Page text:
Apartment sales volume, maturing loan refinances and the conversion of construction loans to permanent financing has propelled multifamily lending so far in 2015.

Commercial mortgage-backed security (CMBS) originations have increased, with conduits issuing $5.4 billion of multifamily loans during the first five months of this year.

CMBS should issue a total of $9 billion to $11 billion of multifamily loans by year’s end, according to Trepp, an analytics provider focused on conduits.

This total would represent at least 20 percent of all multifamily lending volume for the year. The agencies — Fannie and Freddie Mac — along with banks will account for the remainder of issuances.

Last year, banks accounted for nearly 37 percent of all rental lending volume.


Most conduit deals comprised smaller loans this year; however, Trepp notes that a few large portfolio deals have also been closed.

The majority of the recently securitized CMBS deals are collateralized by partial interest-only loans. These notes have a specified number of interest-only periods, after which the loan begins to amortize, ending with a balloon payment of the remaining principal in the last period.

A large number of maturing multifamily CMBS loans will be up for refinancing during the next 2 1/2 years. Between 2015 and 2017, $40.5 billion in legacy multifamily CMBS is set to mature — $7.6 billion of which comes due in the final seven months of 2015.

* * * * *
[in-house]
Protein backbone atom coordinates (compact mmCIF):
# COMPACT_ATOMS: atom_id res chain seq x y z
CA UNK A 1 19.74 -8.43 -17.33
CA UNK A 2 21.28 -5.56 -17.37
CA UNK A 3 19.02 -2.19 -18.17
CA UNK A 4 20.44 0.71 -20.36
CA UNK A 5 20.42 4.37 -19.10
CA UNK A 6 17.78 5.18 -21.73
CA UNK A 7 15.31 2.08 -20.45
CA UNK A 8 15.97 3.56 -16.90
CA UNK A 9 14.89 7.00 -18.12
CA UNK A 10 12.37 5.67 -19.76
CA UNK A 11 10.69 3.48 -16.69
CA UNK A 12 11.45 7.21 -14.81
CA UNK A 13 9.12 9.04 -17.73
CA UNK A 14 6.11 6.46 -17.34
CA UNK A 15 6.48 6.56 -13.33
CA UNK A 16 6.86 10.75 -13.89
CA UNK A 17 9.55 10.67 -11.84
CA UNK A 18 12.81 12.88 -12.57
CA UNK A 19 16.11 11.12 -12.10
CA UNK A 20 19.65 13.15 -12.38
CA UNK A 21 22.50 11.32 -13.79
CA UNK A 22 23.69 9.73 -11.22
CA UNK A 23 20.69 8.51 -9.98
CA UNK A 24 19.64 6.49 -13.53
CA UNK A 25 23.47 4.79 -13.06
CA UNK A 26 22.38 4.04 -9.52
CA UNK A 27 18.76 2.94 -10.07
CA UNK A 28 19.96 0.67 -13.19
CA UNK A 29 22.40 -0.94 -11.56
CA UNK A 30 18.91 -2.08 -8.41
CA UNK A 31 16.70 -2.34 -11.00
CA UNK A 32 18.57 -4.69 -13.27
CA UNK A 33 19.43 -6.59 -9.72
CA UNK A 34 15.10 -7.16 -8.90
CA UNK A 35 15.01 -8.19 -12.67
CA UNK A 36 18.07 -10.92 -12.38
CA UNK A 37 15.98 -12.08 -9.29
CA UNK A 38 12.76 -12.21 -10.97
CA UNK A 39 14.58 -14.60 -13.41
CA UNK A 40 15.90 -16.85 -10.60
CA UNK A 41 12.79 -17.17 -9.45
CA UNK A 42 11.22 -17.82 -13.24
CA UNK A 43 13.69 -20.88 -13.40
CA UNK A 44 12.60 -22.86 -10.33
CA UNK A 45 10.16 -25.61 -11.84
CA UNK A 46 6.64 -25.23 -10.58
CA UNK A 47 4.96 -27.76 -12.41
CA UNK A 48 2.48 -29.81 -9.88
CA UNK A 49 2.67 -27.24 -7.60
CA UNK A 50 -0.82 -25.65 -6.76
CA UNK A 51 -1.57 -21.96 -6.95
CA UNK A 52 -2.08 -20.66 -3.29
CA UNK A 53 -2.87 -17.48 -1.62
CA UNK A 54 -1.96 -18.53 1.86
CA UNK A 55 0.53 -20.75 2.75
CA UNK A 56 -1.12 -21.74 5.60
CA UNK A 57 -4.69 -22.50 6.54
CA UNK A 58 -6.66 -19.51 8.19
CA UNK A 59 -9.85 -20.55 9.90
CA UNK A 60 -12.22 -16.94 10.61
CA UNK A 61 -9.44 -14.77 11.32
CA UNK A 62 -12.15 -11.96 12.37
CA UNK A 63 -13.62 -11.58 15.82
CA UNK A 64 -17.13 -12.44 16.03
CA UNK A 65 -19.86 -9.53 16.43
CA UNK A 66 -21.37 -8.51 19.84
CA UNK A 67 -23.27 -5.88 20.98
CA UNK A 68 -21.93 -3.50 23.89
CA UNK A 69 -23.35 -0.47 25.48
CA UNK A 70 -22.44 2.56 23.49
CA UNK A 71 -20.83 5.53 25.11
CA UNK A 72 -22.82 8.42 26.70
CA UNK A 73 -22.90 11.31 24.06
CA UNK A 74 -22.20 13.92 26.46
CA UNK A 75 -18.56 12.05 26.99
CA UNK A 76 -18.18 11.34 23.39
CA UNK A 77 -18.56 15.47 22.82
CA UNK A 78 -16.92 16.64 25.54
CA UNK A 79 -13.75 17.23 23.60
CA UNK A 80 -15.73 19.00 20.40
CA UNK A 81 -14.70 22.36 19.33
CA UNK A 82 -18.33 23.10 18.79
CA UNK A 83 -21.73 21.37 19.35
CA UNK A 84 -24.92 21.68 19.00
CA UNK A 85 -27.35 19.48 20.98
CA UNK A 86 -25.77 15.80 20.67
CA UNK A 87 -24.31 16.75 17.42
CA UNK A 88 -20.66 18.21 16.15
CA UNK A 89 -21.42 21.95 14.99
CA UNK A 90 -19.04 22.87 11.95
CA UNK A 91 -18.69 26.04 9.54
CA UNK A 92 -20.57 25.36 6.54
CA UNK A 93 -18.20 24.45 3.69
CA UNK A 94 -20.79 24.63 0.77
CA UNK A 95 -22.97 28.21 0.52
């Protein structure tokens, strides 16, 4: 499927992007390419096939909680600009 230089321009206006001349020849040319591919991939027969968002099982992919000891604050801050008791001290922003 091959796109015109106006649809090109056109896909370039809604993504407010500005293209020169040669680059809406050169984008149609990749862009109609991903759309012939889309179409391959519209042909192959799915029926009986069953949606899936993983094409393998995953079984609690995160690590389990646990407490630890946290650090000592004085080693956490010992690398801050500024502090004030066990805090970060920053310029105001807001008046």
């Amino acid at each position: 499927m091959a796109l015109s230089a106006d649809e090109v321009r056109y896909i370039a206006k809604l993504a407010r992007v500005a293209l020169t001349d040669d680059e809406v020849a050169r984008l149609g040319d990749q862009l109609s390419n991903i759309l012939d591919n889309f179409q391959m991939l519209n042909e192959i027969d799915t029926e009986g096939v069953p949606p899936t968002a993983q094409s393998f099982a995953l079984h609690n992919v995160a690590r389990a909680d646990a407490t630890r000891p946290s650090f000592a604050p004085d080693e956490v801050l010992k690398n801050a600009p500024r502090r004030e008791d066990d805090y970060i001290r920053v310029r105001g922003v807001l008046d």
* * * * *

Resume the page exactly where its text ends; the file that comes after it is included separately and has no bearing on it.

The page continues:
According to Trepp, maturities will peak at $17 billion in 2016 and will fall to $15.6 billion in 2017. Of the loans maturing in the next four years, occupancy exceeds 95 percent in more than half of the underlying properties. Roughly 15 percent of properties feature occupancy below 85 percent.

Several factors could impact CMBS lending volume moving forward. In May, the Federal Housing Finance Agency ruled that the agencies could finance an additional $15 billion. New issuances by CMBS could slow as Fannie and Freddie become more active in the market.

In June, the Federal Reserve elected not to raise rates; however, rates are expected to rise slowly before year’s end. An increase in rates will make refinancing more challenging, as borrowers will find it harder to achieve required debt service coverage ratios.

Email Erik Pisor.

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